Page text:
In Chapter 5, we characterized the association between body mass index (BMI) and As methylation in Bangladeshi adults and adolescents participating in the FACT; FOX; and Metals, Arsenic, and Nutrition in Adolescents Study (MANAS). Arsenic species (InAs, MMAs, DMAs) were measured in urine and blood. Height and weight were measured to calculate BMI. The associations between concurrent BMI with urine and blood As species were analyzed using linear regression models, adjusting for nutrients involved in OCM such as choline. In FACT, we also evaluated the prospective association between weight change and As species. Mean BMIs were 19.2/20.4, 19.8/21.0, and 17.7/18.7 kg/m2 in males/females in FACT, FOX, and MANAS, respectively. BMI was associated with As species in female but not in male participants. In females, after adjustment for total urine As, age, and plasma folate, the adjusted mean differences (95% confidence) in urinary %MMAs and %DMAs for a 5 kg/m2 difference in BMI were -1.21 (-1.96, -0.45) and 2.47 (1.13, 3.81), respectively in FACT, -0.66 (-1.56, 0.25) and 1.43 (-0.23, 3.09) in FOX, and -0.59 (-1.19, 0.02) and 1.58 (-0.15, 3.30) in MANAS. The associations were attenuated after adjustment for choline. Similar associations were observed with blood As species. In FACT, a 1-kg of weight increase over 2 to 10 (mean 5.4) years in males/ females was prospectively associated with mean %DMAs that was 0.16%/0.19% higher. BMI was negatively associated with %MMAs and positively associated with %DMAs in females but not males in Bangladesh; associations were attenuated after plasma choline adjustment.

In conclusion, we found that FA supplementation lowers bMMAs and increases bDMAs in a sample of primarily folate-replete adults, while creatine supplementation lowers bMMAs. Evidence of the reversal of treatment effects on As species following FA cessation suggests short-term benefits of supplementation and underscores the importance of long-term interventions such as FA fortification. Additionally, there is fairly robust evidence supporting the impact of folate on As methylation, and some evidence from case-control studies indicating that folate nutritional status influences risk for As-induced skin lesions and bladder cancer. However, the potential for folate to be protective for other As-related health outcomes, adverse health risks of high folate/FA levels (particularly in areas where folate supplements are common), and beneficial effects of other OCM-related micronutrients on As methylation and risk for health outcomes are not as well studied and warrant additional research. We also found that the role of body fat on estrogen levels that may influence OCM, e.g. by increasing choline synthesis. Research is needed to determine whether the associations between BMI and As species are causal and their influence on As-related health outcomes. Finally, we found that in assessing urine dilution correction approaches, models with uCr consistently had lower AIC values than SG across methods. The uAs associations with bAs were stronger after adjustment for uCr vs. SG. Decisions regarding urine dilution methods should consider whether the study outcomes are influenced by factors such as methylation or medical conditions.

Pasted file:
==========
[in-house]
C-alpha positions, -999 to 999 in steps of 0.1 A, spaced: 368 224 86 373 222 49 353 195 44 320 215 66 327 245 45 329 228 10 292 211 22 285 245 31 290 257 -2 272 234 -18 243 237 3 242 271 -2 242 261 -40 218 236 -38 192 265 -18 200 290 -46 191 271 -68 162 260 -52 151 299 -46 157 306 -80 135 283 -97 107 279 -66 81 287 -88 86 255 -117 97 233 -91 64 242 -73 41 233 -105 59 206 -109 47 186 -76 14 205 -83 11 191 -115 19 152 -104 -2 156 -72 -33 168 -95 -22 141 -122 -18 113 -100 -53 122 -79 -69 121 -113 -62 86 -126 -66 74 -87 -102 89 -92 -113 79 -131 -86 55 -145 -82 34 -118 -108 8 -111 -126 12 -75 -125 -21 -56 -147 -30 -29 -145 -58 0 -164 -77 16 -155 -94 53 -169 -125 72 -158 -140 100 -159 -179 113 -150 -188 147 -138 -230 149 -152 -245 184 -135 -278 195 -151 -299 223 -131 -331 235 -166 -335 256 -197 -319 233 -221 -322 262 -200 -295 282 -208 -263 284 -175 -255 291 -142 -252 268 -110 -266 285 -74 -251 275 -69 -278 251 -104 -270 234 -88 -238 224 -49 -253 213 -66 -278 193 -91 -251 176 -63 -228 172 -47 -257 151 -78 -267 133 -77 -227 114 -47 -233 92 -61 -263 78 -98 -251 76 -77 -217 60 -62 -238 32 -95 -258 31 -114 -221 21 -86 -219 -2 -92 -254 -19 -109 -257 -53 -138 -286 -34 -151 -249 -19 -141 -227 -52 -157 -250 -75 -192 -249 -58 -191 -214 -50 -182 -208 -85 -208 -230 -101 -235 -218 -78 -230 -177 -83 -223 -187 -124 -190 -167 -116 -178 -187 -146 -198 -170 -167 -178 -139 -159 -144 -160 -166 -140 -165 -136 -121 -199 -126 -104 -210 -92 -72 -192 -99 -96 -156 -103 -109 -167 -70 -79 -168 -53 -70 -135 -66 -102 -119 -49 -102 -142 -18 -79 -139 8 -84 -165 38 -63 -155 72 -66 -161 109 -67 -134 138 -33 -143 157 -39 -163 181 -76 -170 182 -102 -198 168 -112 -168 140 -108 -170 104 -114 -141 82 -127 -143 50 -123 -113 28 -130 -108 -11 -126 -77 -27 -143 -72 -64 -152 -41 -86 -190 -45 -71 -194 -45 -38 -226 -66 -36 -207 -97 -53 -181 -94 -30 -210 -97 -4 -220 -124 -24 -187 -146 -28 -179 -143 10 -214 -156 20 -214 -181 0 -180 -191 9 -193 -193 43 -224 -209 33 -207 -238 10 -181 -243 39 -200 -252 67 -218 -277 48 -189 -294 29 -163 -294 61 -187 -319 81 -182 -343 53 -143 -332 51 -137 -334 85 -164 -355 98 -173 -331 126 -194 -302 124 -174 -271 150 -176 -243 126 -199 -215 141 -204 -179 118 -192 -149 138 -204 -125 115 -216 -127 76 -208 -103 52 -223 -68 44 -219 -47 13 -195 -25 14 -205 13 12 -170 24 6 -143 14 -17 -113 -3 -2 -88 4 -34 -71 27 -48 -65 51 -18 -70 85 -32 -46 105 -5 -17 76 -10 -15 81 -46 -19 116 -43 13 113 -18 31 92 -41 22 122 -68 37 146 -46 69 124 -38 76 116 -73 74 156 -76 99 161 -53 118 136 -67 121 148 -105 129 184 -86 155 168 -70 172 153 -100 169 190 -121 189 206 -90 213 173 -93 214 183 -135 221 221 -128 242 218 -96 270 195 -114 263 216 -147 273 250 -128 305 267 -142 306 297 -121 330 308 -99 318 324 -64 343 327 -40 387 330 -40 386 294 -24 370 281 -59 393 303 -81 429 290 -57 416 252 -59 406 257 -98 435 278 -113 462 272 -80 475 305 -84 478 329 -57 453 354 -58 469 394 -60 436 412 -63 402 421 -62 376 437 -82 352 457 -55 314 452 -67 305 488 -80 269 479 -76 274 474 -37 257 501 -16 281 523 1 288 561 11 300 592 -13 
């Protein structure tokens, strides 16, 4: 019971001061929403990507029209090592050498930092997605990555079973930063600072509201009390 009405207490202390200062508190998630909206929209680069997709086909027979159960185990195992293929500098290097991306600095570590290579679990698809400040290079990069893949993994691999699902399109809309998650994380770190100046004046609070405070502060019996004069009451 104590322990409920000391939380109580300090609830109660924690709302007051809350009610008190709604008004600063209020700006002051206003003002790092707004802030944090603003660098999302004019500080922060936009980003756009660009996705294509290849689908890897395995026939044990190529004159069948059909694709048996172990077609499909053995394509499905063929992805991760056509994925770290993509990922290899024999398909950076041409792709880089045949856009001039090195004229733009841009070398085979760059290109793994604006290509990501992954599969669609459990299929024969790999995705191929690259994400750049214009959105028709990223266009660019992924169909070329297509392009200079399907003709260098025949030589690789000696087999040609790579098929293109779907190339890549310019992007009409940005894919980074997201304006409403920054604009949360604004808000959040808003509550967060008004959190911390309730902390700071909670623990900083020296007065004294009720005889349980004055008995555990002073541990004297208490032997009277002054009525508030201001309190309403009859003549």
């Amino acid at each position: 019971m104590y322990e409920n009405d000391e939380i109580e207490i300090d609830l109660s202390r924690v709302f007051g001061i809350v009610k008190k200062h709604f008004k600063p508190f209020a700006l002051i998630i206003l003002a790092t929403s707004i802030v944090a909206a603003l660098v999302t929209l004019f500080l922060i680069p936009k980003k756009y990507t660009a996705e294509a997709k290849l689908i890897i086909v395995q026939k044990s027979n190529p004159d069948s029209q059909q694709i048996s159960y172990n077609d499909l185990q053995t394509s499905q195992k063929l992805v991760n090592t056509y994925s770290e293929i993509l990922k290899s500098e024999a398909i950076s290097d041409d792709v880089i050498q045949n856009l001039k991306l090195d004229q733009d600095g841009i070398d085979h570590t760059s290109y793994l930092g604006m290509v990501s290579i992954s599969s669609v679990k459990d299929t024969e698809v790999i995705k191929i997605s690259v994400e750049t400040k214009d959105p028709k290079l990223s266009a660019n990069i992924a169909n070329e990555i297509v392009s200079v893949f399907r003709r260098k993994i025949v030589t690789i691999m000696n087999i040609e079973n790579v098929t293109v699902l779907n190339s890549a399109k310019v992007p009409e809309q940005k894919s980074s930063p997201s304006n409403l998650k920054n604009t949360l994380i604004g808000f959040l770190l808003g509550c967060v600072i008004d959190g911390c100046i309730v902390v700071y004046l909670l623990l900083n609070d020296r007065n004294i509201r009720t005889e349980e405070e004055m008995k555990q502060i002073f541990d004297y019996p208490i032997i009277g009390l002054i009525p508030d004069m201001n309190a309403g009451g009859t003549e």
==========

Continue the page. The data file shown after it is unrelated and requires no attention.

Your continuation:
Geographic Areas


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More About This Work

Academic Units
Environmental Health Sciences
Thesis Advisors
Navas-Acien, Ana
Gamble, Mary
Ph.D., Columbia University
Published Here
September 7, 2022